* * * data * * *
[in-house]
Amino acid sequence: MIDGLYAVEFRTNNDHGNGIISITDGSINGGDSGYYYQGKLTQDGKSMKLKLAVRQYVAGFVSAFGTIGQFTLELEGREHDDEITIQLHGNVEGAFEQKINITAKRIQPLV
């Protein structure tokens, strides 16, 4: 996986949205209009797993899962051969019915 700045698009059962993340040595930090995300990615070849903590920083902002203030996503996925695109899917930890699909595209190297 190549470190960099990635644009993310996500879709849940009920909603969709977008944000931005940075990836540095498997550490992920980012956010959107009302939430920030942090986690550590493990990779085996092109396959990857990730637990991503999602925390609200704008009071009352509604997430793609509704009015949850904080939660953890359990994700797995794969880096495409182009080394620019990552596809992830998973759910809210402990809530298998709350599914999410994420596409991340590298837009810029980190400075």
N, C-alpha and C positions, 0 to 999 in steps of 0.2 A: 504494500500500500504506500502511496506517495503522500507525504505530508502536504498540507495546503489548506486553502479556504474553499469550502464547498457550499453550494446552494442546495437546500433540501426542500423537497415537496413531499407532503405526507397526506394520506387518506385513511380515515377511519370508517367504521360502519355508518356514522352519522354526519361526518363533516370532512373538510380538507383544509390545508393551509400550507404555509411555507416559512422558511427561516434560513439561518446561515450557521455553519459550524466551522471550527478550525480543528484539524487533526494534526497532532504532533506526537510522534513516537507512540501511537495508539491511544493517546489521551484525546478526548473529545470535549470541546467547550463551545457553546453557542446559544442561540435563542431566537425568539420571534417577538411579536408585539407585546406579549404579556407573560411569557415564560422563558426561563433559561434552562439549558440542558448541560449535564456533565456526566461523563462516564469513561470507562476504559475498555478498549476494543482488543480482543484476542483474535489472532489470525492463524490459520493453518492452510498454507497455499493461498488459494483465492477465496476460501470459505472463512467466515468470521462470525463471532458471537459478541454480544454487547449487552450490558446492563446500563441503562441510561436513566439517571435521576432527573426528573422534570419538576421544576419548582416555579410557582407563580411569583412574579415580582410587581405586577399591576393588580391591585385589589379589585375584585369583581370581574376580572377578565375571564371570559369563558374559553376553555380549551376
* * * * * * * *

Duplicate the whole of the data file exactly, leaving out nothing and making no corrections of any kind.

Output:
[in-house]
Amino acid sequence: MIDGLYAVEFRTNNDHGNGIISITDGSINGGDSGYYYQGKLTQDGKSMKLKLAVRQYVAGFVSAFGTIGQFTLELEGREHDDEITIQLHGNVEGAFEQKINITAKRIQPLV
């Protein structure tokens, strides 16, 4: 996986949205209009797993899962051969019915 700045698009059962993340040595930090995300990615070849903590920083902002203030996503996925695109899917930890699909595209190297 190549470190960099990635644009993310996500879709849940009920909603969709977008944000931005940075990836540095498997550490992920980012956010959107009302939430920030942090986690550590493990990779085996092109396959990857990730637990991503999602925390609200704008009071009352509604997430793609509704009015949850904080939660953890359990994700797995794969880096495409182009080394620019990552596809992830998973759910809210402990809530298998709350599914999410994420596409991340590298837009810029980190400075």
N, C-alpha and C positions, 0 to 999 in steps of 0.2 A: 504494500500500500504506500502511496506517495503522500507525504505530508502536504498540507495546503489548506486553502479556504474553499469550502464547498457550499453550494446552494442546495437546500433540501426542500423537497415537496413531499407532503405526507397526506394520506387518506385513511380515515377511519370508517367504521360502519355508518356514522352519522354526519361526518363533516370532512373538510380538507383544509390545508393551509400550507404555509411555507416559512422558511427561516434560513439561518446561515450557521455553519459550524466551522471550527478550525480543528484539524487533526494534526497532532504532533506526537510522534513516537507512540501511537495508539491511544493517546489521551484525546478526548473529545470535549470541546467547550463551545457553546453557542446559544442561540435563542431566537425568539420571534417577538411579536408585539407585546406579549404579556407573560411569557415564560422563558426561563433559561434552562439549558440542558448541560449535564456533565456526566461523563462516564469513561470507562476504559475498555478498549476494543482488543480482543484476542483474535489472532489470525492463524490459520493453518492452510498454507497455499493461498488459494483465492477465496476460501470459505472463512467466515468470521462470525463471532458471537459478541454480544454487547449487552450490558446492563446500563441503562441510561436513566439517571435521576432527573426528573422534570419538576421544576419548582416555579410557582407563580411569583412574579415580582410587581405586577399591576393588580391591585385589589379589585375584585369583581370581574376580572377578565375571564371570559369563558374559553376553555380549551376